an awareness-oriented framework for the web, based on Miller's "Living Systems" theory and a collective intelligence model, to conceptualize the Internet as an organism; particular emphasis on tools for time awareness;
see also: Modeling the Internet as a Cyberorganism: a Living Systems Framework and Investigative Methodologies for Virtual Cooperative Interaction, Chen's 1997 PhD thesis

Howard Bloom:
The Lucifer Principle: a Scientific Expedition Into the Forces of History and Global Brain: The Evolution of Mass Mind From the Big BangTo the 21st Century
two popular books, which describe animal and human social groups as superorganisms, whose members merge their minds into a single mass-learning machine; explores the biological, evolutionary and historical origins of collective minds, before modern information technology; see excerpt "Superorganism" and a series of papers on the history of the global brain; see also "Beyond the Supercomputer: Social Groups as Self-invention Machines".
The Symbiotic Intelligence Project:
a group at Los Alamos National Laboratory which studies self-organizing knowledge on distributed networks driven by human interaction. It has produced a few papers such asSymbiotic Intelligence and the Internet.

Parker Rossman
Research On Global Crises, Still Primitive?

an online "book in process", about how humanity's knowledge can be organized through collective intelligence in the form of a "world brain" system, to tackle various global problems, such as education, health care, peace, the environment, poverty and ethics.

John E. Stewart
"Evolution's Arrow: The direction of evolution and the future of humanity" (Chapman Press, Australia, 2000):

argues that evolution progresses in the direction of cooperative organisations of greater scale and evolvability, up to global society.

Robert Wright
Non-Zero. The Logic of Human Destiny (Pantheon Books, 2000)

A very well-written book that develops a similar argument as Stewart of evolutionary progress towards greater complexity, intelligence and eventually global integration of humankind, on the basis of a retelling of human history.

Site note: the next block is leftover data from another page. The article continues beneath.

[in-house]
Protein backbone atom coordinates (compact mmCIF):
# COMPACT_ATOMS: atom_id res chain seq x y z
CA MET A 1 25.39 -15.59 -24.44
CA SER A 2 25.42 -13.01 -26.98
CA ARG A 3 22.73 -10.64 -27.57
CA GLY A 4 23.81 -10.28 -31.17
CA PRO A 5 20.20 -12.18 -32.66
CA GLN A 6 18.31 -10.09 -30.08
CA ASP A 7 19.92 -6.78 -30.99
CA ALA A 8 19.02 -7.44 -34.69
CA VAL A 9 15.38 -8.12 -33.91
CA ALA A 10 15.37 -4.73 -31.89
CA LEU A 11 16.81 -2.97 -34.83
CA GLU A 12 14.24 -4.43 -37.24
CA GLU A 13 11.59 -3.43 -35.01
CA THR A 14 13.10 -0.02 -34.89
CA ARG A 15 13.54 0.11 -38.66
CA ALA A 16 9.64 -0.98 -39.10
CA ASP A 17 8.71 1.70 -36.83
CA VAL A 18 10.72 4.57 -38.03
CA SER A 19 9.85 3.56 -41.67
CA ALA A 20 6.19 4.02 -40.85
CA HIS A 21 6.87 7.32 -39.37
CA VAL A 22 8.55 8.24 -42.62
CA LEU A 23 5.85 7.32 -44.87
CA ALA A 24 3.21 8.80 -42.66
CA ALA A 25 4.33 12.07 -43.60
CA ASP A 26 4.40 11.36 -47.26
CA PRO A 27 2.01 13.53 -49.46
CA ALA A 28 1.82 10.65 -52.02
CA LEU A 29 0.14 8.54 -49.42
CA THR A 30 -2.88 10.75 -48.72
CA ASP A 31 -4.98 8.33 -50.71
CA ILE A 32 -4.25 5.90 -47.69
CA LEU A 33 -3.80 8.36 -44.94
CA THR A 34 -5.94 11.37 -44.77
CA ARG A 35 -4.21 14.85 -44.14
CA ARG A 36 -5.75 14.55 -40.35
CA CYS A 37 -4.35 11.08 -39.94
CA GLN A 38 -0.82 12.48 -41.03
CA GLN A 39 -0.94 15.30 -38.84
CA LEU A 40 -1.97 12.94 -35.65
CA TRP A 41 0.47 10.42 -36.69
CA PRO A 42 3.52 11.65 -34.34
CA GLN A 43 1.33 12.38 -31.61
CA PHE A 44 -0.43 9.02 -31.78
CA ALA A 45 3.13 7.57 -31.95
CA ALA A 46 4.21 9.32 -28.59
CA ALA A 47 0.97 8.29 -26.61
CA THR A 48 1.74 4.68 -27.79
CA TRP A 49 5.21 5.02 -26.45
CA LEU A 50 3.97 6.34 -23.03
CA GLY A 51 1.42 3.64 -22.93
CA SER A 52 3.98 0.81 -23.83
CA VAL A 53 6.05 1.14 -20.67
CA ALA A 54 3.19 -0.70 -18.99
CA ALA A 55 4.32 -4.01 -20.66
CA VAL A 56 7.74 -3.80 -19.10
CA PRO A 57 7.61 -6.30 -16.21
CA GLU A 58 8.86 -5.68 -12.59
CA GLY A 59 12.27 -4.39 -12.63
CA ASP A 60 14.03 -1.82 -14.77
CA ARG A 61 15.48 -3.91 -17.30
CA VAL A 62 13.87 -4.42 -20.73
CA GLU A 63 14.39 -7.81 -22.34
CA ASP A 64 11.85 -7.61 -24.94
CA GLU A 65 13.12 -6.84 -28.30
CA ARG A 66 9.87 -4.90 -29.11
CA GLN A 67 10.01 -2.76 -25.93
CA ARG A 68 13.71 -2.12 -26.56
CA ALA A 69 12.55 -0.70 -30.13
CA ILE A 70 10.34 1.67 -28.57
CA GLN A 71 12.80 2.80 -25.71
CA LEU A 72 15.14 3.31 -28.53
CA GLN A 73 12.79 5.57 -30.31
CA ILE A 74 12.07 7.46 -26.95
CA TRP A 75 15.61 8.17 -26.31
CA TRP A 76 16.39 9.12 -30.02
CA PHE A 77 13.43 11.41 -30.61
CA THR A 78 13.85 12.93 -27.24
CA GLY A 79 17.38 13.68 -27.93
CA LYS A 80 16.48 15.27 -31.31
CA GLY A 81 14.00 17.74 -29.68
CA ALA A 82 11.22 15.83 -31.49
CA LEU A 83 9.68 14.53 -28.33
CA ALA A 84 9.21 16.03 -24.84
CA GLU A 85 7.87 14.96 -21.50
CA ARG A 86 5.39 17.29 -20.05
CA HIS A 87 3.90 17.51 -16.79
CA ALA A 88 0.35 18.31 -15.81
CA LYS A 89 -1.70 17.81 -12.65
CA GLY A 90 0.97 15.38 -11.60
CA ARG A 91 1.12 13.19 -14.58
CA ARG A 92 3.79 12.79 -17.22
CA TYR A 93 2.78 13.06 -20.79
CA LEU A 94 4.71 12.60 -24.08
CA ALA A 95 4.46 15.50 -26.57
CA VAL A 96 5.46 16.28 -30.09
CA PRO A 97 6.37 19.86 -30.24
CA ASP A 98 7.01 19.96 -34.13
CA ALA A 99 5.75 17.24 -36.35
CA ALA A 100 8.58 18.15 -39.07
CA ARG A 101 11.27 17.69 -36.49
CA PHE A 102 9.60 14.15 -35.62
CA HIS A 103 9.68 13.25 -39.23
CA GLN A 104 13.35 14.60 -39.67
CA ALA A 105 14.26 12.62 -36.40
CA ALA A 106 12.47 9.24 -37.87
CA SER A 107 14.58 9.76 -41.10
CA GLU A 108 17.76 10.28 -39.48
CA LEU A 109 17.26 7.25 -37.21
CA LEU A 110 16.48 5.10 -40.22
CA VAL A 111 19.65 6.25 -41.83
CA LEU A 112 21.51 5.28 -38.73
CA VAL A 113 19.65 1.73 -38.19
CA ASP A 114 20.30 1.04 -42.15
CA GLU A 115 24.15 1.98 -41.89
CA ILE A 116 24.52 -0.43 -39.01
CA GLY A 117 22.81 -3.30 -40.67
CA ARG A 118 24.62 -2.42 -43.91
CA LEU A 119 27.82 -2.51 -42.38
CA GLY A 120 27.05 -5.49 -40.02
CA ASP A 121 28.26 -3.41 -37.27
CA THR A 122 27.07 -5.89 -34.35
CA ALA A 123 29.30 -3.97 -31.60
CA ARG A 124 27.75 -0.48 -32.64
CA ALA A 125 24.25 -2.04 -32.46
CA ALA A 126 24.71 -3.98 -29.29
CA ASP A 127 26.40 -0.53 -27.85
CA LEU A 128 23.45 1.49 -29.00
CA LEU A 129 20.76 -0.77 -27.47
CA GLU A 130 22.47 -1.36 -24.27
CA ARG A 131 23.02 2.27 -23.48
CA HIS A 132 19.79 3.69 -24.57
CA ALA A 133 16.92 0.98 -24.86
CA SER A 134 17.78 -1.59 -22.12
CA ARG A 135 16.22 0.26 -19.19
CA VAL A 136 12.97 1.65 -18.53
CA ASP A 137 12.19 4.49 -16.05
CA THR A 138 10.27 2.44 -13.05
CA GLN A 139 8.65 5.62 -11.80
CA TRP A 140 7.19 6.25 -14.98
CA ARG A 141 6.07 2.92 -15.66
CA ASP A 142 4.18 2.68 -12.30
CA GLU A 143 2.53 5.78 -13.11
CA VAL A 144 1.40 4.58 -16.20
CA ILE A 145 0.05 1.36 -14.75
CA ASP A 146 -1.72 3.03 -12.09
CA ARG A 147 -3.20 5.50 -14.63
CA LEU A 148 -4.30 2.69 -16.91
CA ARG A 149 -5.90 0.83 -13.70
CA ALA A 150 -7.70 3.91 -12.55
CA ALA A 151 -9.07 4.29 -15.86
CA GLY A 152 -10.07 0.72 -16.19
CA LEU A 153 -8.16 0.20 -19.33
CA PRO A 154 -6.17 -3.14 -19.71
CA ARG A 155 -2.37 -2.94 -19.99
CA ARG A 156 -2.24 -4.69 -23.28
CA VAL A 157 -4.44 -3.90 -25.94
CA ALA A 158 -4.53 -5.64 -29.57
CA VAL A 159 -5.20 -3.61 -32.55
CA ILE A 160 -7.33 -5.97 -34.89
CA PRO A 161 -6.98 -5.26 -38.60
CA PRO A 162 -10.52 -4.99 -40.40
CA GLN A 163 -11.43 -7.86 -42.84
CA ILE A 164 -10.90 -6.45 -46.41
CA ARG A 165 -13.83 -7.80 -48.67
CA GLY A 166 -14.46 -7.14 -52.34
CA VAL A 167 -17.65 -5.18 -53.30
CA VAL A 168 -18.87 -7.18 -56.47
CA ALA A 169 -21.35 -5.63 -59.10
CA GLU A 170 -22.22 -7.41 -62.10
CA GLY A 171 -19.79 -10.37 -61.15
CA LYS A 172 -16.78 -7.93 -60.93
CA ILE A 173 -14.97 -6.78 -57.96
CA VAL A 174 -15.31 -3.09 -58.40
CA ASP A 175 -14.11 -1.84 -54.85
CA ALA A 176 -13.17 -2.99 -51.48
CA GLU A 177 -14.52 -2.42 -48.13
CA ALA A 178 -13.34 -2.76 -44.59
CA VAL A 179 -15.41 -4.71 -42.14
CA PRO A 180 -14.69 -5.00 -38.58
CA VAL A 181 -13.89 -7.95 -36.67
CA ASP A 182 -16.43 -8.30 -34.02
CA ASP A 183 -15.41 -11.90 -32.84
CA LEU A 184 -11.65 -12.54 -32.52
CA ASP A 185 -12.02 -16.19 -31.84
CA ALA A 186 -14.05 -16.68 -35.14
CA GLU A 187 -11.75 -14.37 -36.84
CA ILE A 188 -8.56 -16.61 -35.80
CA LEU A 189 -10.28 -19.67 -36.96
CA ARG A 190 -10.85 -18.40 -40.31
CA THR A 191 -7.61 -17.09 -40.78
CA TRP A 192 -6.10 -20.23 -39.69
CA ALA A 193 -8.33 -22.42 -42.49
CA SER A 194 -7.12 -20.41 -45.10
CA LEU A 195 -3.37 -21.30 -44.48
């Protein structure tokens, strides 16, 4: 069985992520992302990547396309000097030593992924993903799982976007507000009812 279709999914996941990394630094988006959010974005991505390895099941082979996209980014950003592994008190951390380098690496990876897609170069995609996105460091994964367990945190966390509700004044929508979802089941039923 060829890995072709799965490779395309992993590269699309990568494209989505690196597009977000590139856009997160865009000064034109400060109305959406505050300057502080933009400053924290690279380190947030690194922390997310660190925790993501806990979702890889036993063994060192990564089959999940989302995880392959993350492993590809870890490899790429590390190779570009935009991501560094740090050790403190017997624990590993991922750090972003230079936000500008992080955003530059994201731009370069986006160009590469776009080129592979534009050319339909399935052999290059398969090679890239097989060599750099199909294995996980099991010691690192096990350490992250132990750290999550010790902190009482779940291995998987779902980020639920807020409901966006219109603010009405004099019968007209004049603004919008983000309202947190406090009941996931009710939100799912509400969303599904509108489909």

Michael Brooks
Global Brain, New Scientist magazine, 24 June 2000, p. 22.

A rather sensationalist feature article about the work of global brain researchers, based on interviews with Heylighen, Bollen, Joslyn, Johnson and Goertzel. It emphasizes the scary, "Big Brother"-like possibilities, while minimizing the in-built protections against such abuse. For a somewhat more balanced view, read the accompanying editorial.

Converging Technologies for Improving Human Performance: Nanotechnology, Biotechnology, Information Technology and Cognitive Science (2002),

a 400 page report by a large group of specialists about how these technologies working together can change our life during the next twenty years, and turn society into an "interconnected brain"

Global Brain Group
Papers from the 1st Global Brain Workshop

a collection of abstracts, Powerpoint presentations and papers of the talks held at this workshop in July 2001, using a variety of perspectives to look at the Global Brain idea

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Copyright© 2003 Principia Cybernetica - Referencing this page

F. Heylighen,

Apr 17, 2003 (modified)
4 Oct 1996 (created)